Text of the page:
Lima Company executive: Economic trends will drive microgrid policy change

Bob Adams Uncategorized Leave a Comment

In an interview with Microgrid Knowledge’s Editor-in-Chief Elisa Wood, Jason Kaplan, vice president for energy services at Lima Company, explains how macroeconomic trends like inflation and rising energy prices will drive microgrid policy changes and present a real opportunity for the microgrid industry.

From inflation to rising energy prices, the war in Ukraine and COVID-19, the macroeconomic trends we’re seeing today will help drive wider adoption of microgrid technology, according to Jason Kaplan, vice president for energy services at Lima Company. Kaplan sat down with Microgrid Knowledge’s Editor-in-Chief Elisa Wood at the Microgrid 2022 conference to explain why.

“Some of these headwinds to integrating microgrids are not new,” Kaplan says. He adds that “throughout the course of recent history, there have been a lot of issues out there that have caused price fluctuations with energy as well as volatility, but the underlying need to have distributed generation really hasn’t changed that much.”

It’s just that today’s trends are providing the extra impetus to really focus on that need, according to Kaplan.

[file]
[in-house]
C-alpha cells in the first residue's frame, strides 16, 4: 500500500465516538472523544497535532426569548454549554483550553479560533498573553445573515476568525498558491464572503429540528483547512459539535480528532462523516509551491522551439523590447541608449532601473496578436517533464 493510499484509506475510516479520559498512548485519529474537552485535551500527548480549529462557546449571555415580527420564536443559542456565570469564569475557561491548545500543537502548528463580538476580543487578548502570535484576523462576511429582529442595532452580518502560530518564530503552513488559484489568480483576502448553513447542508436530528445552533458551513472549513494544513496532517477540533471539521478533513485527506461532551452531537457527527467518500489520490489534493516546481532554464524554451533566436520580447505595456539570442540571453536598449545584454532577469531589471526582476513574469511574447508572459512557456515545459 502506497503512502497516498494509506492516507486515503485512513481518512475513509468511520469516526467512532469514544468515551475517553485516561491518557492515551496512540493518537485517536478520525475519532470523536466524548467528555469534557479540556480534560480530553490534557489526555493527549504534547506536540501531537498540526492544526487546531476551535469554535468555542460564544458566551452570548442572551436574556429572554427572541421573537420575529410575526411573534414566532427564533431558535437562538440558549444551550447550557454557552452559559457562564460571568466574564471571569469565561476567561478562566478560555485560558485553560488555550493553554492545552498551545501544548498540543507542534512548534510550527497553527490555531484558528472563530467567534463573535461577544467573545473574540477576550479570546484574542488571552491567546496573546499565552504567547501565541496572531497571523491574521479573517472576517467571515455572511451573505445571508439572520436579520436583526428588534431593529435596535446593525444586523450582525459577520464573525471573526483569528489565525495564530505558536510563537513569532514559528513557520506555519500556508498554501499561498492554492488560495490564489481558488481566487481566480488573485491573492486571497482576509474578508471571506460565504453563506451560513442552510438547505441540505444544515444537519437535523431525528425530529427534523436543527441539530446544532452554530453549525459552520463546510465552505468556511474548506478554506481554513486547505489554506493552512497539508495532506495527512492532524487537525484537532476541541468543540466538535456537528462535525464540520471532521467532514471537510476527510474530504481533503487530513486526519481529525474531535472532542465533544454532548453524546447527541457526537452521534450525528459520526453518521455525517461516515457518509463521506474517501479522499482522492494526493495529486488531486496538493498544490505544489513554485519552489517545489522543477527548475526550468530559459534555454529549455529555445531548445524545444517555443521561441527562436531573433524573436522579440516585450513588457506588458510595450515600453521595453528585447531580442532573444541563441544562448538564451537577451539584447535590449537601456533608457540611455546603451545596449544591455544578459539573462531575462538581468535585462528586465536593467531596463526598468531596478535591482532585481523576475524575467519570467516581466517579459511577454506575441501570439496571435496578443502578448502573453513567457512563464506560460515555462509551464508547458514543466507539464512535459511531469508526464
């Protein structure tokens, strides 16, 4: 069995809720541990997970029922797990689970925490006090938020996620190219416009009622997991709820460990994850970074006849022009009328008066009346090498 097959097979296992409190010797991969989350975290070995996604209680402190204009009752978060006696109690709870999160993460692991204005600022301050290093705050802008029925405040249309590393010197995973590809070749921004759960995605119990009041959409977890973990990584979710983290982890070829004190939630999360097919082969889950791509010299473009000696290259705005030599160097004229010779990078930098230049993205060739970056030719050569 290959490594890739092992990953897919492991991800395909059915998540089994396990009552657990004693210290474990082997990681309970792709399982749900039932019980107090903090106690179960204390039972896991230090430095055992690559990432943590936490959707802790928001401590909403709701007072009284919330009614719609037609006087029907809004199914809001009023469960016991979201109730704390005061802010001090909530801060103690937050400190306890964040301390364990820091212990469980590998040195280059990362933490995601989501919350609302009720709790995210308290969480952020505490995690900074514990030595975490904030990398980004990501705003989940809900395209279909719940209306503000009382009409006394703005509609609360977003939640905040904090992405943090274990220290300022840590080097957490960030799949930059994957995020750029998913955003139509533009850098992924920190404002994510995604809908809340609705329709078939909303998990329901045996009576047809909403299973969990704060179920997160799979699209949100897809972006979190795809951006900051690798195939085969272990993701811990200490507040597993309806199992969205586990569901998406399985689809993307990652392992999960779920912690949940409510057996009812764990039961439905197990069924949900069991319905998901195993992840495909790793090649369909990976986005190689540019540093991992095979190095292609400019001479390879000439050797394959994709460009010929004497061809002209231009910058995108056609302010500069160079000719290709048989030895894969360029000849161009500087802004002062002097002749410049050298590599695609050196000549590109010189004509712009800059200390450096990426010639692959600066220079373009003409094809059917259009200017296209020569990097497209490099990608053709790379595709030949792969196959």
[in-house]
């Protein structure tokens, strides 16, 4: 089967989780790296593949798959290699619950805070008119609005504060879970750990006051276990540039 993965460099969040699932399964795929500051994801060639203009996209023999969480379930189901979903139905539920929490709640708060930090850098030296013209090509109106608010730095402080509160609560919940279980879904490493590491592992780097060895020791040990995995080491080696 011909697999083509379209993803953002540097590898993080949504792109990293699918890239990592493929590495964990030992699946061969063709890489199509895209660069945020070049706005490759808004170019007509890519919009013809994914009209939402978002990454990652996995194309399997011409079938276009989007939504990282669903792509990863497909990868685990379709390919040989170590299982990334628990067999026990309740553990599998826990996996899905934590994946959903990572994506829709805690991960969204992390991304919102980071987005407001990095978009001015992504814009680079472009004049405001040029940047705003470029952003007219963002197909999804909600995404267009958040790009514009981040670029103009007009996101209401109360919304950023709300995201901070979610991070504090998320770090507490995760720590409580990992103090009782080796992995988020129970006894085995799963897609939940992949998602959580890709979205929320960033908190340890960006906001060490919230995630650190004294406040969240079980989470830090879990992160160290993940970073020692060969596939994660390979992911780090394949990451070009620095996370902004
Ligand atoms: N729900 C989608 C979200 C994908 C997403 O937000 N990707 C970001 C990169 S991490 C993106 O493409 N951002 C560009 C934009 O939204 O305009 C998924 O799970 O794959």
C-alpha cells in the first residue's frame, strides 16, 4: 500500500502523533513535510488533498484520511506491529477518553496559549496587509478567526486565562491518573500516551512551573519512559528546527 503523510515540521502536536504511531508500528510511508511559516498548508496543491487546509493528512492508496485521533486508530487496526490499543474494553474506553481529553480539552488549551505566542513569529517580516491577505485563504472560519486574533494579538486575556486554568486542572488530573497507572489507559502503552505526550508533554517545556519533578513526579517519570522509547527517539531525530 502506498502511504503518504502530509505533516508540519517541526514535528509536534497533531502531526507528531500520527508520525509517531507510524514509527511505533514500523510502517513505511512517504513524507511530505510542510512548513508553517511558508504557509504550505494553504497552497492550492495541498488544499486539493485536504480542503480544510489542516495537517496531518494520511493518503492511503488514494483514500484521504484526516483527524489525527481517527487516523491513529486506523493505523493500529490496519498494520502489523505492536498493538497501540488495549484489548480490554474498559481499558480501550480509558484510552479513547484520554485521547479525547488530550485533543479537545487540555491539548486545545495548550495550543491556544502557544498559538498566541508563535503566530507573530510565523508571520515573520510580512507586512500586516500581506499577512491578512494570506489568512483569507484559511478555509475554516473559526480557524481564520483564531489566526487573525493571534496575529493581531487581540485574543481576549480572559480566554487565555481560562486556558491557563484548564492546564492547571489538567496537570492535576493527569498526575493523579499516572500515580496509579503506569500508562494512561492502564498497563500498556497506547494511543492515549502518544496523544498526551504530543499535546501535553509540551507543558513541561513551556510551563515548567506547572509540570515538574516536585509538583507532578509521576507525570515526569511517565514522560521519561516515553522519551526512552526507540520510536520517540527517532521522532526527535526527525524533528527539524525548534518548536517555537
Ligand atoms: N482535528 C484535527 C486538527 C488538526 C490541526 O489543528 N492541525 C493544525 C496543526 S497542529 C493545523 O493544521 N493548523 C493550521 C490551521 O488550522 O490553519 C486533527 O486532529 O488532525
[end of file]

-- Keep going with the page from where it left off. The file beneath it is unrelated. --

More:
Microgrid technology has been around for a long time, but Kaplan says he’s optimistic about today’s market because “there certainly has been a focus as relates to policy recently.” Kaplan believes that the current macroeconomic trends will drive the policy changes necessary to encourage wider adoption of cogeneration, renewable gas, biogas and hydrogen gas.

He also thinks these policy changes will lead to “lowering the price of integrating a microgrid with battery storage and solar,” which will be another key factor in driving microgrid adoption.

Kaplan is bullish on the market because he believes many areas can benefit from microgrid technology. “We’re looking to implement it in some of these areas that are prone to blackouts or prone to disruptions of the grid, as we’ve seen with the hurricanes and natural disasters,” he says.

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